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9 Ways You Can Deal With Introvert Friends

Do you have a friend who’s always there during your tough times, but oddly disappears when you invite them to parties? They are great listeners but when you request them to do adventures with you, suddenly, they’re all gone.  And you’re wondering, “What’s wrong?”

Don’t worry. Your friend isn’t shy or being weird. They vanish not because they dislike you or what. You see, having an introvert friend, it’s probably a character you need to get used to. Truth is, once you drag them out into the crowd, all social interaction slowly exhaust them to bits. They can only take enough external stimulation in a day.

Signs your Friend is an Introvert

You may have an introvert friend right under your nose, and don’t notice it at all. Contrary to the misconception, not all introverts are quiet. Your outrageously laughing and giggly friend may be surprisingly an introvert, too.

That said, here are more definitive signs your friend might be an introvert:

  • They concentrate and work better in individual setups or solo projects.
  • Although they walk in enthusiastically at a party, they yield to exhaustion after a few hours and it may be written all over their face.
  • They rarely join long trips and get-aways.
  • They choose to stay at home rather than loud Friday night-outs.
  • You may find them leaning on individualistic, creative projects.
  • They rarely initiate conversations with strangers.
  • They often stick with their closest friends.

How to Deal with Introvert Friends

Since this is a query I found often asked, then I would like to answer it based on my personal experiences and what I mostly observed with my introvert friends. I’m glad I’m surrounded by several introspective and like-minded people!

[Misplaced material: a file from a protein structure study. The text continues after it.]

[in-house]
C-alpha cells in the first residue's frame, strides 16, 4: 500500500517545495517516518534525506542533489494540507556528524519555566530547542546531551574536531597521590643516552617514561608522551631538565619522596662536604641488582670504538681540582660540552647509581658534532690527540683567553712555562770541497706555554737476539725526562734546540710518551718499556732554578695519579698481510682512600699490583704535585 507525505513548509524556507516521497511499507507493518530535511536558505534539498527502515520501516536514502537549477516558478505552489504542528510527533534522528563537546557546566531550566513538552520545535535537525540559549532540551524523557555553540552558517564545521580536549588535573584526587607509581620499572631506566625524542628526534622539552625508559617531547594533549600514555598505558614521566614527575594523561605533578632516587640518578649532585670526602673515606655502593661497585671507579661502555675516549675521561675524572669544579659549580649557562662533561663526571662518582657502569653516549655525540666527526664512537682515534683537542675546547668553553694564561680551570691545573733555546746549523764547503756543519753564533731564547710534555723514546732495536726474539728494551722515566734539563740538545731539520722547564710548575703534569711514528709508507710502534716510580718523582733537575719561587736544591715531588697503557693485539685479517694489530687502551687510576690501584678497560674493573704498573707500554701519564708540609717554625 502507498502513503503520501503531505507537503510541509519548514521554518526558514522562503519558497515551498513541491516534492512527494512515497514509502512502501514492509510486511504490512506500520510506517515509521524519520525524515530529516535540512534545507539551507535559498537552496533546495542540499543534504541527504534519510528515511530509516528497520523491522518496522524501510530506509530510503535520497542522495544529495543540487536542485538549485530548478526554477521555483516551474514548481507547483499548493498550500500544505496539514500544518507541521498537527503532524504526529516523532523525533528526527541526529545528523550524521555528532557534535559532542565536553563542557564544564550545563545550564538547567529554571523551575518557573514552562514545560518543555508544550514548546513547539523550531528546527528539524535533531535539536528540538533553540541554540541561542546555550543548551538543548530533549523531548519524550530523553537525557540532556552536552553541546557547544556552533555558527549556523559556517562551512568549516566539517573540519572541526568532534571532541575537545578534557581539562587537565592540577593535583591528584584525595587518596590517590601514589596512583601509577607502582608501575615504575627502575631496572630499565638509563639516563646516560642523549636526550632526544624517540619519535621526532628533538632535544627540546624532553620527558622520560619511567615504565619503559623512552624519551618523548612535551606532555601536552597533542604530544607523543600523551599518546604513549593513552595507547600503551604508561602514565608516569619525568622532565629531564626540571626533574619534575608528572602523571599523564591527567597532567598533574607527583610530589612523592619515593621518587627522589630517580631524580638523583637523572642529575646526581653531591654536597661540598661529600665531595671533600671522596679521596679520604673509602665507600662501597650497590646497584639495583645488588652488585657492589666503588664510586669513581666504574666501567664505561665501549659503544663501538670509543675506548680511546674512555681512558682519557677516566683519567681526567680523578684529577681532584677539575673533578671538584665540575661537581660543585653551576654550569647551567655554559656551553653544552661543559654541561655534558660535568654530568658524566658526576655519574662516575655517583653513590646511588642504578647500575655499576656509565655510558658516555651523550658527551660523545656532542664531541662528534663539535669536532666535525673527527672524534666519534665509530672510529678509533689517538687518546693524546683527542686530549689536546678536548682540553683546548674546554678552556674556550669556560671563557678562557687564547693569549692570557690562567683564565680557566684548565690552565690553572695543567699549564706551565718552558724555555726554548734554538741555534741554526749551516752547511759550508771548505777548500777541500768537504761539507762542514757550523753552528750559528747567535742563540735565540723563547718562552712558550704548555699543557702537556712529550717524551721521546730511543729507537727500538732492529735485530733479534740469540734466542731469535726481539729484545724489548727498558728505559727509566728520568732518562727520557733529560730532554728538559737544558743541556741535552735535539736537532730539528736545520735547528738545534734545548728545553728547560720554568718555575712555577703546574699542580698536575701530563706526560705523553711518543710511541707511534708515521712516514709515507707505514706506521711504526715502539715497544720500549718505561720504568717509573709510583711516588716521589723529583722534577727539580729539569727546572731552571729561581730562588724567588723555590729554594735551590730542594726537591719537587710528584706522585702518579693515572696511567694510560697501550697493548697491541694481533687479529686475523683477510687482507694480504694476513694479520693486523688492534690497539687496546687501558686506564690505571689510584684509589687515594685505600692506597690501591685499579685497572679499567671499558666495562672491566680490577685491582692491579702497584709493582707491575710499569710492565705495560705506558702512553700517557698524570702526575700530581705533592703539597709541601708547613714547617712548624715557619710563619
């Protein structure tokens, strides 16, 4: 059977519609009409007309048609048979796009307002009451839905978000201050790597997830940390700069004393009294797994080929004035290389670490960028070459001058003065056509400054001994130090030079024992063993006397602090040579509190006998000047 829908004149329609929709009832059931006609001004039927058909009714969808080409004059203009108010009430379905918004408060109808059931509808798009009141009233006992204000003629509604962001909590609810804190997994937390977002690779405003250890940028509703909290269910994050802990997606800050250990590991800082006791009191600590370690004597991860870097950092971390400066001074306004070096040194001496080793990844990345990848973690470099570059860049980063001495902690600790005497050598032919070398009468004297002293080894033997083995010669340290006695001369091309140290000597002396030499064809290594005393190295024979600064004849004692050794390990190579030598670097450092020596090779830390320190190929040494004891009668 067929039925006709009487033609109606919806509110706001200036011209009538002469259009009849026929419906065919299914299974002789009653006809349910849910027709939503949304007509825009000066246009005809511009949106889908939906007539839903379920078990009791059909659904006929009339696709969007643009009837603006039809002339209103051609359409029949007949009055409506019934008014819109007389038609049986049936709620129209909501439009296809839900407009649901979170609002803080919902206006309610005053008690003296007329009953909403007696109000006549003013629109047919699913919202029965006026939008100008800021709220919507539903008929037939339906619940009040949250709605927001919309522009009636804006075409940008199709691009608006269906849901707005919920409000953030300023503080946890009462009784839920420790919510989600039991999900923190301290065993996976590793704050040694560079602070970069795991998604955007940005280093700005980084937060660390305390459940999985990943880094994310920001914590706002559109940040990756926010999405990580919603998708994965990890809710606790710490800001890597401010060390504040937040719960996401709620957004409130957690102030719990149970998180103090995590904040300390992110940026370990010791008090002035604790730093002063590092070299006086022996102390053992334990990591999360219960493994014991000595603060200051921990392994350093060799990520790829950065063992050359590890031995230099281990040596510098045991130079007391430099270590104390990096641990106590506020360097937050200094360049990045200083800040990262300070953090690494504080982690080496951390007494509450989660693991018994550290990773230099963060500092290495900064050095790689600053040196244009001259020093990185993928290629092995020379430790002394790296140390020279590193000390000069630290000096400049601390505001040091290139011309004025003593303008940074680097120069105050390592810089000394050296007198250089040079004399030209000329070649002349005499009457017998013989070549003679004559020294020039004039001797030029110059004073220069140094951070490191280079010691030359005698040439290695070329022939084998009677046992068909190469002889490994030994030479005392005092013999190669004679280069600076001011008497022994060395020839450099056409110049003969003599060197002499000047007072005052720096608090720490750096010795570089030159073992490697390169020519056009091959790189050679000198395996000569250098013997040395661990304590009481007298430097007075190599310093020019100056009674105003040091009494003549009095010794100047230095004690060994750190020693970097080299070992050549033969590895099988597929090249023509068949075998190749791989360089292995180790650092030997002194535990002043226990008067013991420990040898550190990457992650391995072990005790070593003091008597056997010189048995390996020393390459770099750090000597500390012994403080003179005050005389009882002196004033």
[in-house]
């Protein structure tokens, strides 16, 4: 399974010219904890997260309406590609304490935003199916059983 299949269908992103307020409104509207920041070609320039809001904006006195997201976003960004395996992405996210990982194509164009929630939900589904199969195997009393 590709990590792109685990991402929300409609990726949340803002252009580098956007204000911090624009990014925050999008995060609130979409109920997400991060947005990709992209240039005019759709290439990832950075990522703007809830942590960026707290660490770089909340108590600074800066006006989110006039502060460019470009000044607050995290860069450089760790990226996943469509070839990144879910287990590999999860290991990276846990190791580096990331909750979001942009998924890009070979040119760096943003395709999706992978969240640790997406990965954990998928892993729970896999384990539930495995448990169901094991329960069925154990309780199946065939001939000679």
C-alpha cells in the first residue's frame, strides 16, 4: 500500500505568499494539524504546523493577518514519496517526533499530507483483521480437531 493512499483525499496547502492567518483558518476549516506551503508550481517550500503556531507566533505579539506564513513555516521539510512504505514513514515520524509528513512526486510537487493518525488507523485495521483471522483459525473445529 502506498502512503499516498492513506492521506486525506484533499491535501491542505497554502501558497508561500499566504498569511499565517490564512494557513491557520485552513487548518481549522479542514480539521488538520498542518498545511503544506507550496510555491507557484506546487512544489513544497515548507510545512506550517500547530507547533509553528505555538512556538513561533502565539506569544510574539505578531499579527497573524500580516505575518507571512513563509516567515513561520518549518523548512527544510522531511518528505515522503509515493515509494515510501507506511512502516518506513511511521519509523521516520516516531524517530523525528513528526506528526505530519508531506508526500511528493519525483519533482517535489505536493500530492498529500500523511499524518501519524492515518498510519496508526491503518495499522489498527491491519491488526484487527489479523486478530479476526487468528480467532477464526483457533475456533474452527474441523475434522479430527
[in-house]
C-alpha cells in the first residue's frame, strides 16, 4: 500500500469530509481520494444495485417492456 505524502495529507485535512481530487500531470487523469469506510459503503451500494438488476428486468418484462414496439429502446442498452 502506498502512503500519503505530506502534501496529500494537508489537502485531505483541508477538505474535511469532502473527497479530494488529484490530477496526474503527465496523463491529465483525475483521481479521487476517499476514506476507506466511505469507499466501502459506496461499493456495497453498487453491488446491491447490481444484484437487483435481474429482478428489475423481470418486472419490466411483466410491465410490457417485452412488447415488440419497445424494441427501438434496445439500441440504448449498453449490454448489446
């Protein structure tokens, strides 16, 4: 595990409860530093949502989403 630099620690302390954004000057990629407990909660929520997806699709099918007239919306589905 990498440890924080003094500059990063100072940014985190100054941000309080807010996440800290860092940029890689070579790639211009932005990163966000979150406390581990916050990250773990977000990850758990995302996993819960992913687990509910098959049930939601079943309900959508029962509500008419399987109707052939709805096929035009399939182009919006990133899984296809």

Let me know in the comments how it’s going between you and your introvert friends, too!

Going back, here’s how to deal with introvert friends and what introverts actually want to tell their friends:

1. Even if they’re under the weather, texts are better than calls.

Like everybody else, introverts also struggle with a whirlwind of setbacks. It’s easy to talk about this one-on-one with a friend. But if you have an introvert friend who opens up to you through texts, then maybe it’s better to keep the conversation through texts, unless they call you first.

I had this experience where a friend checked on me and I admitted to her that I was emotionally tired. Out of pure concern, she landed me a call. I honestly missed it, but by the time I saw the missed call, I just know that “I’m too tired to talk” and explaining the situation through a call won’t make me feel better.

I know phone calls would save a lot of time, but to keep your introvert friend’s solitude, let them compose and explain things to you through texts.

2.  They wanted to stay at home more than to travel.

While the bucket list of wandering the world sounds compelling, I think a 3-day rest at home is way better than a 3-day get-away where I have to endure long travels, possibly engage with strangers and have no quiet time. In the end, I’m sure I’d go home all beat. Na-ah.

So if your introvert friend declines your invitation or says “they aren’t sure,” the truth is, they are secretly wishing you won’t insist. Declining sure is hard.

3. Don’t mistake their quietness for loneliness.

When an introvert is quiet, don’t immediately jump to conclusions about them getting lonely. They’re not. When I was in college, forceful engagement and topics that don’t interest me are enough reasons to drift away and find my peace. But to be fair, when the conversation is interesting, I can be drawn into it, too.

Introverts can speak up when they have something to say, but can also keep their silence if they don’t have anything to contribute.

Other reasons they might be quiet are:

  • They are tired from the prolonged social interactions.
  • The group topic doesn’t interest them.
  • They are busy minding their own business.

For introverts, alone time is better than forced interactions. They are people who can find entertainment from the simplest things and enjoy their own company.

4. They respond more than initiate conversations.

I, an introvert, and my extrovert best friend were guests in The Jianna Show’s pilot podcast episode.